Send some poems to a friend - the love thought that counts!
Poems for the People   -  Poems by the People

Passions in PoetryMy Sister's Sleep
by Dante Gabriel Rossetti

 

 Your Response Panel

Friend

Email this poem to a Friend (or yourself)

eCard

Create a Greeting Card for a Friend

Vote

Vote for this Poem (see comments below the poem)

Print

Display a Printable web page with this poem
Resources Submit an Article, Link or Note about this Poem

 

Love Poems
Sad Poems
Friendship Poems
Poems on Life
Poetry Buffet
Read the latest Passionate News and discover what's happening in the world of poetry.If you have a question, we probably have the answer in our Frequently Asked Questions section
Every Resident Poet gets their own page, listing all their published worksLearn how to sell your poetry to the magazine or book markets
Links to some of the BEST Poetry sites on the Net!Search our huge database of poems for that special word or phrase
Instant Gratification - and thousands more poems! Join our growing community.You, too, can have your poetry showcased to the world!
Full list of ALL our poetry categories
Learn to write better poetry in our Learning Center!
Browse or send a poem from the classical Masters of poetry
Mix beautiful art with our poetry, and send the results to that special someone in your life
Passions in Poetry Home > All Poems > Classic Poetry > Dante Gabriel Rossetti > The Sea Limits The Sea Limits
Dante Gabriel Rossetti
Poetry | Biography
My Sister's Sleep
by Dante Gabriel Rossetti

She fell asleep on Christmas Eve:
At length the long-ungranted shade
Of weary eyelids overweighed
The pain nought else might yet relieve.

Our mother, who had leaned all day
Over the bed from chime to chime,
Then raised herself for the first time,
And as she sat her down, did pray.

Her little work-table was spread
With work to finish. For the glare
Made by her candle, she had care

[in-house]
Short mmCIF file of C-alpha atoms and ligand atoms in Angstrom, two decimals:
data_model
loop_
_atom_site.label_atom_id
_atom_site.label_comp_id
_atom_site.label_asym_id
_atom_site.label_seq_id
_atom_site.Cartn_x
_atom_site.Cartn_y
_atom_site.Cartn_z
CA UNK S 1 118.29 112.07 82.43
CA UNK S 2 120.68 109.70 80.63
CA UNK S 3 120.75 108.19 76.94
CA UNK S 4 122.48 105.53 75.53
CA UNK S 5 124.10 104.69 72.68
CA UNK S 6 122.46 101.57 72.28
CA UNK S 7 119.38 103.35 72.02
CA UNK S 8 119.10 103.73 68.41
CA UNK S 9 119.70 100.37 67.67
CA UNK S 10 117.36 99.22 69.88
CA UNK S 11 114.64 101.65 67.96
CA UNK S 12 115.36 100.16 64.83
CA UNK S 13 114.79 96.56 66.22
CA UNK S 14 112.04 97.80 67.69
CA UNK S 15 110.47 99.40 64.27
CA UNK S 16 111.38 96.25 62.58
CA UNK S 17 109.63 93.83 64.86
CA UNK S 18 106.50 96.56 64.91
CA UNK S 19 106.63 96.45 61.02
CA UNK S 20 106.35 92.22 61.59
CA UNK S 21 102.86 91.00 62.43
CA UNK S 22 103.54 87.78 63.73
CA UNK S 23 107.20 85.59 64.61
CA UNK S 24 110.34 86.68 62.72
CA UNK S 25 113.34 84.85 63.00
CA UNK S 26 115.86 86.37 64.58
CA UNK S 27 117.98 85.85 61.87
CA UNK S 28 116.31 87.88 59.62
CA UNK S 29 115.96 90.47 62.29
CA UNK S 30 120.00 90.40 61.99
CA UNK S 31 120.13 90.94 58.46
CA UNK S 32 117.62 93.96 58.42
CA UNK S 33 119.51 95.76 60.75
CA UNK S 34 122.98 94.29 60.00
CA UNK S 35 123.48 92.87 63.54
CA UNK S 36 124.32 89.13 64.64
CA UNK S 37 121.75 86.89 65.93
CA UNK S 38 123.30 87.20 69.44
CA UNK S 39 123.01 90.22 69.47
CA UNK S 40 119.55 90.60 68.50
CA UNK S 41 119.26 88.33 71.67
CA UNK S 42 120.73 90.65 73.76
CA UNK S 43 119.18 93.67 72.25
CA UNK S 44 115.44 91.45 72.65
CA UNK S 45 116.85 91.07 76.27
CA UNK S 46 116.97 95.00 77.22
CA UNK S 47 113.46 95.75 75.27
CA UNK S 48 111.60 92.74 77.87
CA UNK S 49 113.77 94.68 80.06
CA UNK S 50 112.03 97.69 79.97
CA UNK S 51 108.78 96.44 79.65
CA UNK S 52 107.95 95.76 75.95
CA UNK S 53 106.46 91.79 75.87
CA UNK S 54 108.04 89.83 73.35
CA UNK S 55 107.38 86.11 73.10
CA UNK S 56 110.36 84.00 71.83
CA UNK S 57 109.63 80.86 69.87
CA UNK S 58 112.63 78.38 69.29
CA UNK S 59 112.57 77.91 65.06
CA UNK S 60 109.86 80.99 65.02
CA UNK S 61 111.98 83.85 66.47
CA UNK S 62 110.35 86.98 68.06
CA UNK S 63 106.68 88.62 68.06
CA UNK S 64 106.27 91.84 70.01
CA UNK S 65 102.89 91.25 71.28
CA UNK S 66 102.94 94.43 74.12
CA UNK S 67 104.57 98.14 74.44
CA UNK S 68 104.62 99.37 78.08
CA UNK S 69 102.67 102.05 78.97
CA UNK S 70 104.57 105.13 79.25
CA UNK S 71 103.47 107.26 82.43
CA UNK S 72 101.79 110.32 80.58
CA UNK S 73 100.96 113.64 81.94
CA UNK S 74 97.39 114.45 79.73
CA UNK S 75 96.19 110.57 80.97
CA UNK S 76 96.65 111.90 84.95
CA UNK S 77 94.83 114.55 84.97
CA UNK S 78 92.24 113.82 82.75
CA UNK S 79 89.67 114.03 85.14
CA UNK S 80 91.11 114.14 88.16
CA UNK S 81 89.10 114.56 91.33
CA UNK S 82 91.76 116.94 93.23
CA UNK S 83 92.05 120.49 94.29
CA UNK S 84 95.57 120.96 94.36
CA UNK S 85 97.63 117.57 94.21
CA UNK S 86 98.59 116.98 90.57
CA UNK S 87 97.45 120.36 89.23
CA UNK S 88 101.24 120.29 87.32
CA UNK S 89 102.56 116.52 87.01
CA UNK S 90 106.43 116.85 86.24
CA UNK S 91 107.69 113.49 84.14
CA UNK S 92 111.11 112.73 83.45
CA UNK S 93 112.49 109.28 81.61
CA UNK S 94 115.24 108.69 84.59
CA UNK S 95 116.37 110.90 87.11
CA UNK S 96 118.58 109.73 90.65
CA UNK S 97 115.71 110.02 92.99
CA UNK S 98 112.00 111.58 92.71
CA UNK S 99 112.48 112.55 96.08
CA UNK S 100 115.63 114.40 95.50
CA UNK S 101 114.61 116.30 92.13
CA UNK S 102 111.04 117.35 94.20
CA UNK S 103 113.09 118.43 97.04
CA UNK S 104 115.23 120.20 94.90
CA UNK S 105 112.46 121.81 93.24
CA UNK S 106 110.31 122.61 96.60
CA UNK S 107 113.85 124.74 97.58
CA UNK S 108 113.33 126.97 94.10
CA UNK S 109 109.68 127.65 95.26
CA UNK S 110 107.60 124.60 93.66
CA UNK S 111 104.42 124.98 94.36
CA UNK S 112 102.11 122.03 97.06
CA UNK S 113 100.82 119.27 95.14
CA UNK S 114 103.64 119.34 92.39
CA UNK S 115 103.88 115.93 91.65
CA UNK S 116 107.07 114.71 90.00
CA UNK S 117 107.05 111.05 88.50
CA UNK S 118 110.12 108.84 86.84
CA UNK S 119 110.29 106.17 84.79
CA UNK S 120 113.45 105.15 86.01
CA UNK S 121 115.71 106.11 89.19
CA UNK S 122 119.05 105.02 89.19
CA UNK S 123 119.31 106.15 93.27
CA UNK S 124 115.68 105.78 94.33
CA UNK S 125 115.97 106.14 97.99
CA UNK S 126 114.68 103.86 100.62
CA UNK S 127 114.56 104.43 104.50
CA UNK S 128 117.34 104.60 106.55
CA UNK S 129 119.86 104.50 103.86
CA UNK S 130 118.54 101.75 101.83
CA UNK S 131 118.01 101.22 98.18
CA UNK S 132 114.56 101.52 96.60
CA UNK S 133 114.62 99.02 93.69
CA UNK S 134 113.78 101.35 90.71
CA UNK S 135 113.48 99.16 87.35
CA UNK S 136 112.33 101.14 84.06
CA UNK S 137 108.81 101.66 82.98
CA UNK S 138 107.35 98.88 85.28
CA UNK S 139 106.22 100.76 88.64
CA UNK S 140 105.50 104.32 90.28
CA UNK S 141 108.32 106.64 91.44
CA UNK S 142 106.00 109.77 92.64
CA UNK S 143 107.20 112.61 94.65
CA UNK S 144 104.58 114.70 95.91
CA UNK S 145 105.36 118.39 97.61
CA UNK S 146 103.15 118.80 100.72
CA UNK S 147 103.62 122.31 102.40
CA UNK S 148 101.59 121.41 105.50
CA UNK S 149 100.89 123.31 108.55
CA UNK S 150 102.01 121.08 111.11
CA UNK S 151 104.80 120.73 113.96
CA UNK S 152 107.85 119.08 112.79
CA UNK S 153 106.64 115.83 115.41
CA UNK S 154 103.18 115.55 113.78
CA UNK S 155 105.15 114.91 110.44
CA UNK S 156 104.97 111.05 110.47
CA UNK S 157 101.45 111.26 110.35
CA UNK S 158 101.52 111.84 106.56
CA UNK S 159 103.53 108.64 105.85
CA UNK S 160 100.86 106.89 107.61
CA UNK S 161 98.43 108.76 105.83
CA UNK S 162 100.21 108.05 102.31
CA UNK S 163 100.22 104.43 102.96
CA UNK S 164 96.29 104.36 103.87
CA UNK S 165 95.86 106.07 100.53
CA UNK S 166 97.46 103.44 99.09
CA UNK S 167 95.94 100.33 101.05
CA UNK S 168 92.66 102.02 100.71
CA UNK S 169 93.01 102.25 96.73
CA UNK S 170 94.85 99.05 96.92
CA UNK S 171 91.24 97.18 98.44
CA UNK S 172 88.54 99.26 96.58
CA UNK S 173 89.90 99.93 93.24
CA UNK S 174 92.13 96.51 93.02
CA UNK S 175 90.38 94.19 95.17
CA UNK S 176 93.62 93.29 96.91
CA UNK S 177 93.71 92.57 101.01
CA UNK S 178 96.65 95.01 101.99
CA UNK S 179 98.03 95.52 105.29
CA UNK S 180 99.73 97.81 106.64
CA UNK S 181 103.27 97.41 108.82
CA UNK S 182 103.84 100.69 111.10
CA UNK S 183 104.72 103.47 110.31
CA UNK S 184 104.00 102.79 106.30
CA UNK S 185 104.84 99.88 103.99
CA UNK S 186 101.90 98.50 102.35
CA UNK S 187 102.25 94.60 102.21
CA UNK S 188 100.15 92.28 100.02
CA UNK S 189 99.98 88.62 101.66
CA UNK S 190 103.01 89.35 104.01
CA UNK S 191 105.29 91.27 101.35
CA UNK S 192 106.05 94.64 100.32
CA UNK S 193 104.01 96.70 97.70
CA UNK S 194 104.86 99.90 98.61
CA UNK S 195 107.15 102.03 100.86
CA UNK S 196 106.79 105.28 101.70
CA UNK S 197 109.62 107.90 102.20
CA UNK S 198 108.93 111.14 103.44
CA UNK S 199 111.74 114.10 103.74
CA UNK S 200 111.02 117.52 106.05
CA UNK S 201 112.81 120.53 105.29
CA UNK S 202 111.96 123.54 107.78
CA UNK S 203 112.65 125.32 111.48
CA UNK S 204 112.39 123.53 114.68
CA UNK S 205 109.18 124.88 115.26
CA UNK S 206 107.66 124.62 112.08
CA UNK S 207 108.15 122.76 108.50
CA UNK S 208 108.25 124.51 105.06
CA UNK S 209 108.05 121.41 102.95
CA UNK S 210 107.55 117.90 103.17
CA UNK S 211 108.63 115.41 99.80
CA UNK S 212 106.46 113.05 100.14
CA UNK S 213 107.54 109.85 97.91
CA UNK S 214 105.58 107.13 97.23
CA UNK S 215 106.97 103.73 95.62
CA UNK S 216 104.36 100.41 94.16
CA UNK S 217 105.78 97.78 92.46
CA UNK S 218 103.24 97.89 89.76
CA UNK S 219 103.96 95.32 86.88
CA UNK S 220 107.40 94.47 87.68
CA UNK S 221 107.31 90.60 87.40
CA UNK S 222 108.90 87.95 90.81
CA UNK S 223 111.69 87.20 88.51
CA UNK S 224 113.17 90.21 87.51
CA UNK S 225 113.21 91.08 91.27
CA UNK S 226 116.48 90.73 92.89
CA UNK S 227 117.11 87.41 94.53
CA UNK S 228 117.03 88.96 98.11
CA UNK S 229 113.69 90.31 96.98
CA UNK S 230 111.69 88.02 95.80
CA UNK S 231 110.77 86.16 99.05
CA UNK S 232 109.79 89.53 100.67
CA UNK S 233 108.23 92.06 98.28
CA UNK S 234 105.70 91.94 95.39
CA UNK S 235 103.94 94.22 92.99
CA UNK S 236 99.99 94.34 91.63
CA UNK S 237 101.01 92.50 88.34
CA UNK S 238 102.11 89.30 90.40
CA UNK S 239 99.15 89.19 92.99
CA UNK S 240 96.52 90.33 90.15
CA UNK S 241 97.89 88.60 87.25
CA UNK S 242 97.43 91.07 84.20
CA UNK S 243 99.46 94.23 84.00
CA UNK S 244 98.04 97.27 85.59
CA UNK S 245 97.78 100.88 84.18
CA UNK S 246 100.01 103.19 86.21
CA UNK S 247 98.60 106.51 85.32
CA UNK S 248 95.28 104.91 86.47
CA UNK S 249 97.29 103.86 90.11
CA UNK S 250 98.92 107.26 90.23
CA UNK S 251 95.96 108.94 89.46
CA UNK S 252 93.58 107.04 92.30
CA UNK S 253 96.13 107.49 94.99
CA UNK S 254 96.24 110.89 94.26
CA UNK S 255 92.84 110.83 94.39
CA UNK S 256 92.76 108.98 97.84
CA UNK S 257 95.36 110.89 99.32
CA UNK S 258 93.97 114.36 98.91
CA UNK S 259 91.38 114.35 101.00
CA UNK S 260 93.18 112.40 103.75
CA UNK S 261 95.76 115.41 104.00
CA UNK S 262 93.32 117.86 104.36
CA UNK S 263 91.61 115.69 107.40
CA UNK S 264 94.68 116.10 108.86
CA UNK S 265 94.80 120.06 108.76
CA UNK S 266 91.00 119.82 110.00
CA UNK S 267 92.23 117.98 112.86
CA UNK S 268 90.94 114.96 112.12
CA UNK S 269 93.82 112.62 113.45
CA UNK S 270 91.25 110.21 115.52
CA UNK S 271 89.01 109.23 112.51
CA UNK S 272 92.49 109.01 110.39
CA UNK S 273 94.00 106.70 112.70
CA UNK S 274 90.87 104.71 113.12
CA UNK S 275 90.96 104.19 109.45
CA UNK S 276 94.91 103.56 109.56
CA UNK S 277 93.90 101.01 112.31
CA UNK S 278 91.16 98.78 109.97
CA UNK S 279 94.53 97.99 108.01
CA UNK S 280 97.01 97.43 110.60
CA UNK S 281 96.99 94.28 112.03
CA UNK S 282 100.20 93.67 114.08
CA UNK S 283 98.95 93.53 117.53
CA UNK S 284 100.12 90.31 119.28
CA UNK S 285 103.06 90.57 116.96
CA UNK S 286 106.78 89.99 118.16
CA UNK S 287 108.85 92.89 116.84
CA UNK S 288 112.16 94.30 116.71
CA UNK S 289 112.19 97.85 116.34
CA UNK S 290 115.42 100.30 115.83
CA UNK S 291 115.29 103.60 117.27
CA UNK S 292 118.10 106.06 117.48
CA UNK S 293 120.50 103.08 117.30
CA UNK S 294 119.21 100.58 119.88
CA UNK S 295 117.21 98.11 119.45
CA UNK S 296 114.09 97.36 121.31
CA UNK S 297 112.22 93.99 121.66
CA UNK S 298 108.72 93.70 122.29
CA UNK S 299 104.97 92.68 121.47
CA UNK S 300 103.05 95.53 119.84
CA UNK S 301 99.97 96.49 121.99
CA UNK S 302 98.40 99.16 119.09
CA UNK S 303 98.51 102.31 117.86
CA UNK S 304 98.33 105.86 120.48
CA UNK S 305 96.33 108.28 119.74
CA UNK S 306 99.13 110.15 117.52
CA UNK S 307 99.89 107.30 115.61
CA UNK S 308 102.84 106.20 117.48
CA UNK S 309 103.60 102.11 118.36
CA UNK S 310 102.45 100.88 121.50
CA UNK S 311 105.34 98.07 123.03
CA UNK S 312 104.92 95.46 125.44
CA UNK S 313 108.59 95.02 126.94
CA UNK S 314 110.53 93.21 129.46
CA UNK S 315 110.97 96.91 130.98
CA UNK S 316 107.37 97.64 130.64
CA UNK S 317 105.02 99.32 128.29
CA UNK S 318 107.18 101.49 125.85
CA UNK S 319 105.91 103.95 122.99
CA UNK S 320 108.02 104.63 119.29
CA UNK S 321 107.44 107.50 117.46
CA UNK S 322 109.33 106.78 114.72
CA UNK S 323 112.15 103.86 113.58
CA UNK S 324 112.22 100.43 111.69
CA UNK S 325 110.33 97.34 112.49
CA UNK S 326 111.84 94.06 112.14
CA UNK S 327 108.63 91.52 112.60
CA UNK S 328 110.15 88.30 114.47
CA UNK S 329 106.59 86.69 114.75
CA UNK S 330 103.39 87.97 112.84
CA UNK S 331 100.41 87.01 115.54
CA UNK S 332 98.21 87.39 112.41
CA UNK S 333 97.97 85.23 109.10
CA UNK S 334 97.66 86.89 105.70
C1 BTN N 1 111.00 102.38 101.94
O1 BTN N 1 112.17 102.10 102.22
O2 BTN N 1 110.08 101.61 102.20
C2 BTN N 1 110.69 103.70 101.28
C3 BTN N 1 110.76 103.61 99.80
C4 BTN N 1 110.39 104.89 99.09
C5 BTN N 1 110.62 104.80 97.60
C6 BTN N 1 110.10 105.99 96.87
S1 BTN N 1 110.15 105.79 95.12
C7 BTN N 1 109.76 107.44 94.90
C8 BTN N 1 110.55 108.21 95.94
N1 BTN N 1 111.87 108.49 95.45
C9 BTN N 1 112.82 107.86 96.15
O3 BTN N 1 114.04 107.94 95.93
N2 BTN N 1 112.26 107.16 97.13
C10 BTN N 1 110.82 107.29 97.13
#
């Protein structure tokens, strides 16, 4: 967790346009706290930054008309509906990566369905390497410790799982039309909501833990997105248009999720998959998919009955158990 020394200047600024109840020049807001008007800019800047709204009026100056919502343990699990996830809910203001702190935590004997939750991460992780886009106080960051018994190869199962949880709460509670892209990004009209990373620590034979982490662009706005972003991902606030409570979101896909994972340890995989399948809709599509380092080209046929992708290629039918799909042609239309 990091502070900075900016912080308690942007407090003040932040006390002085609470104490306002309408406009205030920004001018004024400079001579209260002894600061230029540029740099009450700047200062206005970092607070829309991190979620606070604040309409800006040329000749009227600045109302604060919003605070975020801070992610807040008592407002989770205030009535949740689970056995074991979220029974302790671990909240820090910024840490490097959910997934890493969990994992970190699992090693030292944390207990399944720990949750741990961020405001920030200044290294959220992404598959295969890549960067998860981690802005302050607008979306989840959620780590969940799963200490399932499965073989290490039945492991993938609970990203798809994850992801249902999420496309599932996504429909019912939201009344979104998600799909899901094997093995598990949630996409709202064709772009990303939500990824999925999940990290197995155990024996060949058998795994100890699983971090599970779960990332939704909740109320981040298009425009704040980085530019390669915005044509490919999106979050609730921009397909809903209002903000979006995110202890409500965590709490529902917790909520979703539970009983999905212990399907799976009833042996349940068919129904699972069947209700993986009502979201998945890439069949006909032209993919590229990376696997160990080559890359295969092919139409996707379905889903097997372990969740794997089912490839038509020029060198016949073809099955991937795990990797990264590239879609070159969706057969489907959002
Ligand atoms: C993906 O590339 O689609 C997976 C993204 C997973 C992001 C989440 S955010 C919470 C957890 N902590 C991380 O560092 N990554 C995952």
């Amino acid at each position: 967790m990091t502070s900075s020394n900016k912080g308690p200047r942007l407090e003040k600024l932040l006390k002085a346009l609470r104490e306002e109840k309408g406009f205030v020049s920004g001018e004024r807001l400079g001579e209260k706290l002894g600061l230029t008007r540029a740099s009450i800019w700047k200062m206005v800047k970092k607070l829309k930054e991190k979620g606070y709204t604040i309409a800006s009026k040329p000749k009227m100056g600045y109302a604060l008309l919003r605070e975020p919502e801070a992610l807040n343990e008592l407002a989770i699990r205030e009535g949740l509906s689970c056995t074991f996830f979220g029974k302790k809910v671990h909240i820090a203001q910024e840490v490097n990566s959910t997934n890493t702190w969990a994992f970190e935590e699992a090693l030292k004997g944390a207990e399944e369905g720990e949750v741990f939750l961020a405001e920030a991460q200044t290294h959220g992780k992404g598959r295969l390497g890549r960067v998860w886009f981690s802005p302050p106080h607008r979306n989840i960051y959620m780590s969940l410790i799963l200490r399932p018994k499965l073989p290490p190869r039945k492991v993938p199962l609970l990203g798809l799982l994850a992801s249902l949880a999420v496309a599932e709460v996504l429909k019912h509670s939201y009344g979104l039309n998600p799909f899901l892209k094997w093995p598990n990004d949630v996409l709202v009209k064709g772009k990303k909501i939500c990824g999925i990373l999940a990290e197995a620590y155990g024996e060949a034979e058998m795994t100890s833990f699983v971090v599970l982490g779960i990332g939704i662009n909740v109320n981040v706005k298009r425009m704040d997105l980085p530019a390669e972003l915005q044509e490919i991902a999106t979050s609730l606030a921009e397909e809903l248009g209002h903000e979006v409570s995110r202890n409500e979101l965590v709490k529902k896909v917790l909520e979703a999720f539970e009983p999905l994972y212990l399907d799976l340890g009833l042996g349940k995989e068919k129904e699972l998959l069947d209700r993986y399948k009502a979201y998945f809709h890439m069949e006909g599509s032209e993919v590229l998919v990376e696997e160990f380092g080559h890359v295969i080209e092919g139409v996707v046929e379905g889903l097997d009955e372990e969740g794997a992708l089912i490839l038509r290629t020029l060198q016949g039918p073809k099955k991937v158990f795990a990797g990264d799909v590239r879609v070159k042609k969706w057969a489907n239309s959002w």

To work some distance from the bed.

Without, there was a cold moon up,
Of winter radiance sheer and thin;
The hollow halo it was in
Was like an icy crystal cup.

Through the small room, with subtle sound
Of flame, by vents the fireshine drove
And reddened. In its dim alcove
The mirror shed a clearness round.

I had been sitting up some nights,
And my tired mind felt weak and blank;
Like a sharp strengthening wine it drank
The stillness and the broken lights.

Twelve struck. That sound, by dwindling years
Heard in each hour, crept off; and then
The ruffled silence spread again,
Like water that a pebble stirs.

Our mother rose from where she sat:
Her needles, as she laid them down,
Met lightly, and her silken gown
Settled: no other noise than that.

"Glory unto the Newly Born!"
So, as said angels, she did say;
Because we were in Christmas Day,
Though it would still be long till morn.

Just then in the room over us
There was a pushing back of chairs,
As some who had sat unawares
So late, now heard the hour, and rose.

With anxious softly-stepping haste
Our mother went where Margaret lay,
Fearing the sounds o'erhead -should they
Have broken her long watched-for rest!

She stooped an instant, calm, and turned;
But suddenly turned back again
And all her features seemed in pain
With woe, and her eyes gazed and yearned.

For my part, I but hid my face,
And held my breath, and spoke no word:
There was none spoken; but I heard
The silence for a little space.

Our mother bowed herself and wept:
And both my arms fell, and I said,
"God knows I knew that she was dead."
And there, all white, my sister slept.

Then kneeling, upon Christmas Morn
A little after twelve o'clock,
We said, ere the first quarter struck,
"Christ's blessing on the newly born!"

 

Submission Notes: None

Classic Home > Dante Gabriel Rossetti >> The Sea Limits The Sea Limits
If you have written a paper about this poem or poet, you can submit it for possible publication with our other Resources.

Submit paper about My Sister's Sleep

Submit paper about Dante Gabriel Rossetti

Passions in Poetry

Top | All Poems | About Passions in Poetry | Your Privacy | Email Us
All poetry is copyright by the individual authors.
All other material on this web site, unless otherwise noted, is
Copyright 1998 - 2017 by Ron Carnell and Passions in Poetry.